More End-of-the-Year Lists

It’s only mid-December, so the end-of-the-year listmania continues apace, to my great delight. After the more or less standard lists, here are some that are more unusual but just as interesting.

50 Covers for 2013 from The Casual Optimist. That cover of 1984 is stunning.

Great translations published this year via Three Percent and Typographical Era.

The Millions is running a wonderful series of posts called Year in Reading, with contributions from many amazing writers and critics.

And Brain Pickings has the usual embarrassment of riches with best book lists from many different fields: science and technology, psychology and philosophy, art and design, biographies, memoirs and history, as well as children’s, illustrated and picture books.

Happy reading!

Gallica Friday: Miss Lili & Azor

Gallica, the online search engine of the French National Library (BnF), is the greatest thing since sliced bread. Or maybe since the baguette. Gallica Friday highlights some of the fun, interesting, and curious things I found by happily clicking around Gallica.Lili et Azor

“How Miss Lili helped her friend Azor.”

From Ecoutez-moi, a children’s book by Benjamin Rabier from 1905.

Books of the Year

I love lists, the internet loves lists, and December is the perfect month for list addicts. So here’s a roundup of best books of 2013 lists from major media outlets. My favorite is the first one, but each and every one of them suggests something new — enough to keep you reading well into 2014.

The Guardian asked writers and critics to choose the best books of 2013 (with more genre specific lists coming up.)

The FT has a very comprehensive list divided by genre.

As always, The New York Times chose 100 notable books and then the 10 best books.

The NPR‘s list is not just interesting but also very well designed.

As it usually does, The Times Literary Supplement asked writers to talk about their favorite books and what’s great is that there are quite a few translations.

And there’s more over at SlateThe Spectator, and Forbes with even more to come in the next few weeks. Do you have any favorite lists? Leave the link in the comments!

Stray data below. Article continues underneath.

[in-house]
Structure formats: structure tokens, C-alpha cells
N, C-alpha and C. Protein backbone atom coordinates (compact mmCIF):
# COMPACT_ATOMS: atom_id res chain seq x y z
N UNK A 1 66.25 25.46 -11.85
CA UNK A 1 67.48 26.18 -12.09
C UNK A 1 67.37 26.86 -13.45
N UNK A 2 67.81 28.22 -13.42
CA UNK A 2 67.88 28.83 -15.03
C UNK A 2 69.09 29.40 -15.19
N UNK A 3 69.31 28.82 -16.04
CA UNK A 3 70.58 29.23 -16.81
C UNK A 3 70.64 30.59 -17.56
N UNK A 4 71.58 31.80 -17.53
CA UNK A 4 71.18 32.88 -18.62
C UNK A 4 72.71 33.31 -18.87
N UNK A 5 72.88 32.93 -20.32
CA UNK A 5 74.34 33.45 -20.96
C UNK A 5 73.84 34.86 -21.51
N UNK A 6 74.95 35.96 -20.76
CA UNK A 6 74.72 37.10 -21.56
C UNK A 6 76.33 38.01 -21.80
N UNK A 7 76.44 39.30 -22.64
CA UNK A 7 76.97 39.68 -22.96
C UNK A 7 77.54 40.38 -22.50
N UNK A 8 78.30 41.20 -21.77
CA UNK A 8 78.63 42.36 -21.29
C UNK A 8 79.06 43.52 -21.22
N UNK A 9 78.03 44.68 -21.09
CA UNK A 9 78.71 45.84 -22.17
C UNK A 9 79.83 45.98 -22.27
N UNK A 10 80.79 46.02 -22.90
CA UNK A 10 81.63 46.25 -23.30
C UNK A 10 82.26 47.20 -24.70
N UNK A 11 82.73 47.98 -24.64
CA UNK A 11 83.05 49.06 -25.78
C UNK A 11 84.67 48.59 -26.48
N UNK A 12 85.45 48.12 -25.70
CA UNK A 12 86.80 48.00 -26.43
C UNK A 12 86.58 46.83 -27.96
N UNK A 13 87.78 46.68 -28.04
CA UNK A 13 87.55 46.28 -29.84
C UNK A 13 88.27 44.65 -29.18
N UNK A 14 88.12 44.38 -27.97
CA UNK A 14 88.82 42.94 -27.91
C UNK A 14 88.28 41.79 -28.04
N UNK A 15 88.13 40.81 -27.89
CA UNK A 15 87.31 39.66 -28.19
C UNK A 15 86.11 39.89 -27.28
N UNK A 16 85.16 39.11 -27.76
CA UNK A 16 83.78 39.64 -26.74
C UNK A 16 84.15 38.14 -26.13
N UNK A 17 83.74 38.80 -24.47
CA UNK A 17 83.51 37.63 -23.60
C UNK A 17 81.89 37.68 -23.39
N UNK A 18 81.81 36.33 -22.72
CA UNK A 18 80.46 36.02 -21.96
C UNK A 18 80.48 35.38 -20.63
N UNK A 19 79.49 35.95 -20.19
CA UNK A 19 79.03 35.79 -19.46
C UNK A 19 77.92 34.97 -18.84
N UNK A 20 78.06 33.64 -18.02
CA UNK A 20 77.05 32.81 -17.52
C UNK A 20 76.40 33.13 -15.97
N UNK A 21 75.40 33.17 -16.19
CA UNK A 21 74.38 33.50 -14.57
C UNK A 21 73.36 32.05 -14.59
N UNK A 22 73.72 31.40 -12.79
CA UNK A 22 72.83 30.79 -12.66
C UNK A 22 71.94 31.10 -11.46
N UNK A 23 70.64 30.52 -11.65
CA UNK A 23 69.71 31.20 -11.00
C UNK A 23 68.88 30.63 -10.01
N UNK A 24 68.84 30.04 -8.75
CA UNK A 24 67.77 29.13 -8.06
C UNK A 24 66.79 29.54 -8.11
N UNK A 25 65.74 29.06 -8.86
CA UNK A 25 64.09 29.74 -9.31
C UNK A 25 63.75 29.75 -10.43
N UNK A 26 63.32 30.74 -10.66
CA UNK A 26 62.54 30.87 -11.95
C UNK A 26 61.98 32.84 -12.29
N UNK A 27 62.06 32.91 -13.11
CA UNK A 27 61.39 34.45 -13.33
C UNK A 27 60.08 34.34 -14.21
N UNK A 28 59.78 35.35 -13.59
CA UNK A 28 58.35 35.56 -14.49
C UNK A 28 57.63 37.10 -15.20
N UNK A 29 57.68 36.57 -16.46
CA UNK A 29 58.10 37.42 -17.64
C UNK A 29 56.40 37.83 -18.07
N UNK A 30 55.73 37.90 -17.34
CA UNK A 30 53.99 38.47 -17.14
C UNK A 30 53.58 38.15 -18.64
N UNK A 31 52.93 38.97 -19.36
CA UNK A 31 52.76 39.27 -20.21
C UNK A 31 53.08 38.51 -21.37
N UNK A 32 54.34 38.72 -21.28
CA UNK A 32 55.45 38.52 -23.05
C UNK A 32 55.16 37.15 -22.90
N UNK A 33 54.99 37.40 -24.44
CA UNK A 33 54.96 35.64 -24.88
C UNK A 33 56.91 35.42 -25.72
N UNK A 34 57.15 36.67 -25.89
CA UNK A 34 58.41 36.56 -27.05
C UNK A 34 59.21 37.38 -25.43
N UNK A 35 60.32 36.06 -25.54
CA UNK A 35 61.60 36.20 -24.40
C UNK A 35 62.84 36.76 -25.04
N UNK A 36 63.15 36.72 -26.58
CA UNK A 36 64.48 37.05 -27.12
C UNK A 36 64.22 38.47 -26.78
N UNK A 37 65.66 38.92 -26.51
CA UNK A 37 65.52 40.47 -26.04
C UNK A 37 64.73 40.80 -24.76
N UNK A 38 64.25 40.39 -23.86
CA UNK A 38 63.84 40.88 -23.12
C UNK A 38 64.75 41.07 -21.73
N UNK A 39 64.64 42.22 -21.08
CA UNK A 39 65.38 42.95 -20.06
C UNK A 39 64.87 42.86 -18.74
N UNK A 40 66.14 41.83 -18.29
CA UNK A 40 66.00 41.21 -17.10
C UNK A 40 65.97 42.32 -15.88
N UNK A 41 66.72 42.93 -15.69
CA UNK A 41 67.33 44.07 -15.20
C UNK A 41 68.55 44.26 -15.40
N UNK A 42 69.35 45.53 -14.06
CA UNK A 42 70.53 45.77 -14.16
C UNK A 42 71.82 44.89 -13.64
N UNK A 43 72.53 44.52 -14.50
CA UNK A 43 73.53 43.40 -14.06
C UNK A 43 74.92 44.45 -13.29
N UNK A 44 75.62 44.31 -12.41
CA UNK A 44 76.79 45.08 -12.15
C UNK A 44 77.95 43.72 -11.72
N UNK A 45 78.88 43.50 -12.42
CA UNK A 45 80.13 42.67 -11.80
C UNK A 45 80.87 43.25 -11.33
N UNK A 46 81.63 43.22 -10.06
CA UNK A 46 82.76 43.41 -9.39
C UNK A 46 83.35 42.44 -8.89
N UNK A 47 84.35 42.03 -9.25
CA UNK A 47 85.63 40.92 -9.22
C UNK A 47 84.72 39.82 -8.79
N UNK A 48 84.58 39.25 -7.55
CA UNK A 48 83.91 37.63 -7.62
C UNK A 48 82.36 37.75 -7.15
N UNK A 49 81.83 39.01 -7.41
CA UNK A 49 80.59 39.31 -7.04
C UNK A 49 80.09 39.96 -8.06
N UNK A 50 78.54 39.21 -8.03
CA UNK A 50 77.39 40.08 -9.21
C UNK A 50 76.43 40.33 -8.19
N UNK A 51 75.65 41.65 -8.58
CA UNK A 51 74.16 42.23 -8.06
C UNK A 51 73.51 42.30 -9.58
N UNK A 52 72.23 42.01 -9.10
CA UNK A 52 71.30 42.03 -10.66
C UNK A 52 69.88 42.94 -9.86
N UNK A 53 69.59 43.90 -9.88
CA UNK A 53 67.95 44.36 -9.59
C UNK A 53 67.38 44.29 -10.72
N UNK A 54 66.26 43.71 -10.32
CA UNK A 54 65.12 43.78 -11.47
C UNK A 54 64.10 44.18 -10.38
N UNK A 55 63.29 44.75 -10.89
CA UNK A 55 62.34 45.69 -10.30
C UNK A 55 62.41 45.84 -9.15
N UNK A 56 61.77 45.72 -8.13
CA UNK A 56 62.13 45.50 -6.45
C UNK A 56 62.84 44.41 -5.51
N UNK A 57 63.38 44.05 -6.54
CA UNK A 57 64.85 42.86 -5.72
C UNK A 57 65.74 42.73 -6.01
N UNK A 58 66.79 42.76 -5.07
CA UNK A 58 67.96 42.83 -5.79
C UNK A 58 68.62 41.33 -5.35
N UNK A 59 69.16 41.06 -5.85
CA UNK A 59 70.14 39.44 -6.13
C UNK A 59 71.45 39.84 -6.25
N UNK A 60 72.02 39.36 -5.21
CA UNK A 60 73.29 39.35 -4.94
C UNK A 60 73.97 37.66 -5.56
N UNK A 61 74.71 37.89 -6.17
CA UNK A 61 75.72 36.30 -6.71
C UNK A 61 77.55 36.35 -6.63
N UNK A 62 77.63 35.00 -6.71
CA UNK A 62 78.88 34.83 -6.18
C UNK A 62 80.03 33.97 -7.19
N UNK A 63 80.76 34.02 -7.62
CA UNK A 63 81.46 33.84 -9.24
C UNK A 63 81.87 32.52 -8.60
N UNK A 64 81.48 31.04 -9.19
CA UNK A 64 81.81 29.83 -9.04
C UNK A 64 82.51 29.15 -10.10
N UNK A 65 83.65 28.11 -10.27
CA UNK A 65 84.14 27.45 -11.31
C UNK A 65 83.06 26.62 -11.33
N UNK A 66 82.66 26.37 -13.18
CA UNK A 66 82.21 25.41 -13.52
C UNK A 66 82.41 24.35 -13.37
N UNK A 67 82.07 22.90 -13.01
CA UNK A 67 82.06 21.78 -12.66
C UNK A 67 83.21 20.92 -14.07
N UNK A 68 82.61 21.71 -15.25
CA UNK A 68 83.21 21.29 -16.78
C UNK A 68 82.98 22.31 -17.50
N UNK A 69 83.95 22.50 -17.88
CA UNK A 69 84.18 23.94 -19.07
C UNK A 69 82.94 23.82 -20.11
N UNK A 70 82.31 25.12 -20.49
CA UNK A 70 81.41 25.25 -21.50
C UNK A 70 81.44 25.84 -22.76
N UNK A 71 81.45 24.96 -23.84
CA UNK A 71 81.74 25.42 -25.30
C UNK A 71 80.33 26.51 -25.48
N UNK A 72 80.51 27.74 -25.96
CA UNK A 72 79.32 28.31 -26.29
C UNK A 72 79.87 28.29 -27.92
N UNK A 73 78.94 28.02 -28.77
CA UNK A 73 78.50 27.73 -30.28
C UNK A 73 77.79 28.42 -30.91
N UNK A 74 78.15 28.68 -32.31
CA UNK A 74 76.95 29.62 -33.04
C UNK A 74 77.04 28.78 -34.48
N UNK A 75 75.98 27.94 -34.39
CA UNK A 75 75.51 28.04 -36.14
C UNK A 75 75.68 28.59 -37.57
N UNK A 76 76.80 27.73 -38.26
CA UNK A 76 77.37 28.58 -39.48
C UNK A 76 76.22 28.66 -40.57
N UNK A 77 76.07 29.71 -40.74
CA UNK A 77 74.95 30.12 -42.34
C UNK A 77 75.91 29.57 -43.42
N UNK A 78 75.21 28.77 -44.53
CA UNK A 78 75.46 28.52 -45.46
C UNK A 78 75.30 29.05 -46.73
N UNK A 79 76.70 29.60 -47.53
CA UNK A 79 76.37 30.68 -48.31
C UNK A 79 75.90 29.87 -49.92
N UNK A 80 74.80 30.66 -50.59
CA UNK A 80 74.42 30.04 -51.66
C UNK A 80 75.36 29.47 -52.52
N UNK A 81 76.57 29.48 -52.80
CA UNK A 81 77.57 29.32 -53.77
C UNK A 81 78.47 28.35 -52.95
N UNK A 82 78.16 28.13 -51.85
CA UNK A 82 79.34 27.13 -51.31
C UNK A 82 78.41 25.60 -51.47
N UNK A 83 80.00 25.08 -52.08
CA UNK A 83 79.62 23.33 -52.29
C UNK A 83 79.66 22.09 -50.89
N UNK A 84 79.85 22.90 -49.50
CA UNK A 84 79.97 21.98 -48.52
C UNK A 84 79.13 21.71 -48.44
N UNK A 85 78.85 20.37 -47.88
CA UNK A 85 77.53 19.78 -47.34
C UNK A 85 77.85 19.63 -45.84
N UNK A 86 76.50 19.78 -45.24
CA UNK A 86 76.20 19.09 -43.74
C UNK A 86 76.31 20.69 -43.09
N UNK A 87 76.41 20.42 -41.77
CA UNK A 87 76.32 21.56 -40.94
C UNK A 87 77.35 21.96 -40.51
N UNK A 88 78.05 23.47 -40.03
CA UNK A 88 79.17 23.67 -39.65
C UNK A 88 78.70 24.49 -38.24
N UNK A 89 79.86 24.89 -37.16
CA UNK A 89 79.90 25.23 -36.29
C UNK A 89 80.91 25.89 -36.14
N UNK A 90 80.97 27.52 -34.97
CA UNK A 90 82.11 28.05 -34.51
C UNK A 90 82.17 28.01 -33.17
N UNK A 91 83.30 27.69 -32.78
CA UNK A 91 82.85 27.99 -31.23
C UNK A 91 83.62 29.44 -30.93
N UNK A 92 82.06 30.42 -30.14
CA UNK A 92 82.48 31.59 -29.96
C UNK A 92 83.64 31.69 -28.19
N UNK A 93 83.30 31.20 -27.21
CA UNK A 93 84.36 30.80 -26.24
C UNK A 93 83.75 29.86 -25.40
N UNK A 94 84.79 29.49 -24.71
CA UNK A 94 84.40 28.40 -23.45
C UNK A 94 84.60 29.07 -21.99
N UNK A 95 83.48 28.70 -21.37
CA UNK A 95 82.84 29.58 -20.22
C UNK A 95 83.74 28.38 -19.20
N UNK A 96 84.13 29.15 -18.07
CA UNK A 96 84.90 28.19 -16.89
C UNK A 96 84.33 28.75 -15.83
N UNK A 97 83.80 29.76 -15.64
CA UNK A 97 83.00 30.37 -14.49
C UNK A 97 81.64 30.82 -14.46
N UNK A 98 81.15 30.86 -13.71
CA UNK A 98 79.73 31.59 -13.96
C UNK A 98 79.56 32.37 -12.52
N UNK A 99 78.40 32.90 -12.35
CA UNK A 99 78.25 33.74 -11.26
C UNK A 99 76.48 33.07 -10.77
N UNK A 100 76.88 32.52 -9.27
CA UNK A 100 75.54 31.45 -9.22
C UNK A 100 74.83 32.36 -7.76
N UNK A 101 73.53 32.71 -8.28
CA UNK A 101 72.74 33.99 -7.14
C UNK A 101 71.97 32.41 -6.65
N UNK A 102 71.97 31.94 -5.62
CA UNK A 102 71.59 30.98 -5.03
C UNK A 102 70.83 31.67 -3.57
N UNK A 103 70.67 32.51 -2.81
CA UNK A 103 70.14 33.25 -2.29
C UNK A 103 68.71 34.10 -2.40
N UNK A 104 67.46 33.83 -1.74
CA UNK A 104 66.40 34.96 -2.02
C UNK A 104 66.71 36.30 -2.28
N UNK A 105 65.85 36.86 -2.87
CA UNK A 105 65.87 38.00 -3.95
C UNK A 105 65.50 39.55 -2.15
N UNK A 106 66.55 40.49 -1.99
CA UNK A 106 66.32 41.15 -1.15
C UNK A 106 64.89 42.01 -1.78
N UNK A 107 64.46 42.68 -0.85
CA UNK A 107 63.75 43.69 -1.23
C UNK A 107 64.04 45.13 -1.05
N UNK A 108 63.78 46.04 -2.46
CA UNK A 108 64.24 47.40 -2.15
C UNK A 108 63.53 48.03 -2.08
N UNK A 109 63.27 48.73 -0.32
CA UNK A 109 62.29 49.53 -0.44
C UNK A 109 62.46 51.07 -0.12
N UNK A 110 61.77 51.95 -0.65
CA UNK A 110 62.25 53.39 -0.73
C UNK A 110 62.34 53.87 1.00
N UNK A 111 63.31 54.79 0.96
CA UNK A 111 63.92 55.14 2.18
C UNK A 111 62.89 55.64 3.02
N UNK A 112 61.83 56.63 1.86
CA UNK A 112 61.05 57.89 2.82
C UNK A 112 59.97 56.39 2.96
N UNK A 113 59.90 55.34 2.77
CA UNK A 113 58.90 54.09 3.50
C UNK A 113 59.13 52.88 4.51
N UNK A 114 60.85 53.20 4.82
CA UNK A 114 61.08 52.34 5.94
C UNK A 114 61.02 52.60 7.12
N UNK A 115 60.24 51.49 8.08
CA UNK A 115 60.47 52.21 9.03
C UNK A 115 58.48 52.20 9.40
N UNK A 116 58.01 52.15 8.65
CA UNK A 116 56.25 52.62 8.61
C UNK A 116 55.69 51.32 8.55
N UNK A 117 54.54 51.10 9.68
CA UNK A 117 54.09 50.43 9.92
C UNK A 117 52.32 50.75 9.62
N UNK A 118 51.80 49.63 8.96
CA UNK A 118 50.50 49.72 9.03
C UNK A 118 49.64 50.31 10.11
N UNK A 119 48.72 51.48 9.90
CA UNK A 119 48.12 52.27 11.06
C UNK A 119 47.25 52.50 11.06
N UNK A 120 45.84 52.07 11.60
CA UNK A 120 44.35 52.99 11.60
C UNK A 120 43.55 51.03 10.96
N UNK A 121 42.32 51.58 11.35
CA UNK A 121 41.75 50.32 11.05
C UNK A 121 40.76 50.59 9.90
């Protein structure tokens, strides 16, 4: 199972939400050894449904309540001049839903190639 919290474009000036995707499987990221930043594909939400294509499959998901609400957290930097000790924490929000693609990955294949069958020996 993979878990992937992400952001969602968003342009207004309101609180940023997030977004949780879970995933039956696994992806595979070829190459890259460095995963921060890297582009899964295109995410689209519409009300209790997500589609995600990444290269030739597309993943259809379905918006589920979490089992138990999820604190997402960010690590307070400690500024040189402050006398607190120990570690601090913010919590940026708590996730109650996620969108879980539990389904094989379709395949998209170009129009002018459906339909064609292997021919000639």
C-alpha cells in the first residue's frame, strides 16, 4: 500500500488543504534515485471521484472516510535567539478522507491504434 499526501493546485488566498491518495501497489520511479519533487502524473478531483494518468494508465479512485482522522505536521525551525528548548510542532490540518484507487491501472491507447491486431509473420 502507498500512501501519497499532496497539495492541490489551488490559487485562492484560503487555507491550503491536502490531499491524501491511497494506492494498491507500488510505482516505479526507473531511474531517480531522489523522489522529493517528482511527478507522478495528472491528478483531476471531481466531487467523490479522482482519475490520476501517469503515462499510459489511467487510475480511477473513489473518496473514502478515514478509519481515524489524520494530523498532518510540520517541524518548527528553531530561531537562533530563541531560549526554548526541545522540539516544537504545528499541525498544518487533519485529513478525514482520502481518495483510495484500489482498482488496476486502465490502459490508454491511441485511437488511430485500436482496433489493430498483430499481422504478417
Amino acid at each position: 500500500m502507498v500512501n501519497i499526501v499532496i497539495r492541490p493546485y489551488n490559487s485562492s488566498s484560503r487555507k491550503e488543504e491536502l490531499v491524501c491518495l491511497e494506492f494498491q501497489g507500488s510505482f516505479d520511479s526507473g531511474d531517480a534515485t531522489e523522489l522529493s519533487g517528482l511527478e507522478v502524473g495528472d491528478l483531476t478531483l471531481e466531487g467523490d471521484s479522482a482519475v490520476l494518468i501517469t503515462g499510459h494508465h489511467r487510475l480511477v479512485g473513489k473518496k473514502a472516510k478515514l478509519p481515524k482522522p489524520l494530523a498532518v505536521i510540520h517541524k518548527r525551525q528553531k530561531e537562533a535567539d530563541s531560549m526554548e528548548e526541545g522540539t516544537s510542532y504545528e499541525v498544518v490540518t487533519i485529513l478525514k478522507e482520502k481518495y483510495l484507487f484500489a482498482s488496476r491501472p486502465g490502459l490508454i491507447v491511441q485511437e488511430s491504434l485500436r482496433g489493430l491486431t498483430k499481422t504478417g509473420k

Modernism Lab

If you like modernist literature (Woolf! Joyce! Proust!), you’ll love this digital archive developed at Yale. Not only does it list many modernist texts by year with links to their online versions, it also traces the movement of several key writers from 1914 to 1926 and has a pretty informative wiki.

For instance, here’s what was happening 100 years ago in modernist land: the first volume of Proust’s In Search of Lost Time finally came out, Kafka published The Judgment, George Bernard Shaw’s Pygmalion premiered in Vienna and then London, and Igor Stravinsky’s The Rite of Spring was performed in Paris in front of an outraged audience. Not a bad year all in all.

 

Children’s Books

Reading about this classic children’s books exhibit at the British Library has made me want to share some of my favorites. So here’s the first one:  Nikolai Nosov’s Neznayka — the story of light-headed Dunno/Neznayka and his group of friends, Gunky, Swifty, Bendum, Twistum and many others, who build a hot air balloon and go off on an adventure. Like most children’s books, it does have clear didactic purposes (in this case, Communist-sanctioned goals since it was written in Soviet Russia), but I can’t remember understanding it that way when I first read it as a child. It was just a very enjoyable read.

The drawings below are by A. Laptev from the Romanian edition (Aventurile lui Habarnam și ale prietenilor săi). The English translation, The Adventures of Dunno and His Friends, is available here.

Today Should Be International Mark Twain Day

Sales Prospectus Promotional Blurb

Mark Twain would have been 178 years old today, says the internet, and such anniversaries are always a good reason to do a link roundup. (I wonder who keeps track of these things — is there someone, somewhere who constantly checks Wikipedia to see which anniversary is up next?) In any case, Mark Twain is one of the internet’s darlings, so there are many interesting articles, clips, photos, and archives. Here’s just a sample:

1. Mark Twain in His Times from the Department of English at the University of Virginia is an amazingly comprehensive archive. You could spend hours going through reviews, promotional materials, manuscripts, and pictures, so it’s a good thing today’s Saturday.

2. Excerpts from letters he received from his readers, chosen by Brain Pickings from Dear Mark Twain.

3. The sardonic notes he often made in the margins of his books: highlights from Open Culture and much more from the New York Times.

4. 10 Photos of him via Huffington Post.

5. And a rare film showing Twain with his family, shot by Edison in 1909, a year before the writer died:

Plus, as luck would have it, the second volume of his mammoth autobiography has recently been published, just as we’ve started making gift lists.

(Huck Finn ad from Mark Twain in His Times)

Gallica Friday: Jiu-Jitsu

Gallica, the online search engine of the French National Library (BnF), is the greatest thing since sliced bread. Or maybe since the baguette. Gallica Friday highlights some of the fun, interesting, and curious things I found by happily clicking around Gallica.

Jiu-jitsu

Le jiu-jitsu pratique, a textbook published in 1906 by the Paris city Police chief, Charles Péchard. It’s supposed to teach you no fewer than 100 ways to deal with a criminal, even if he’s armed. What else could you possibly need?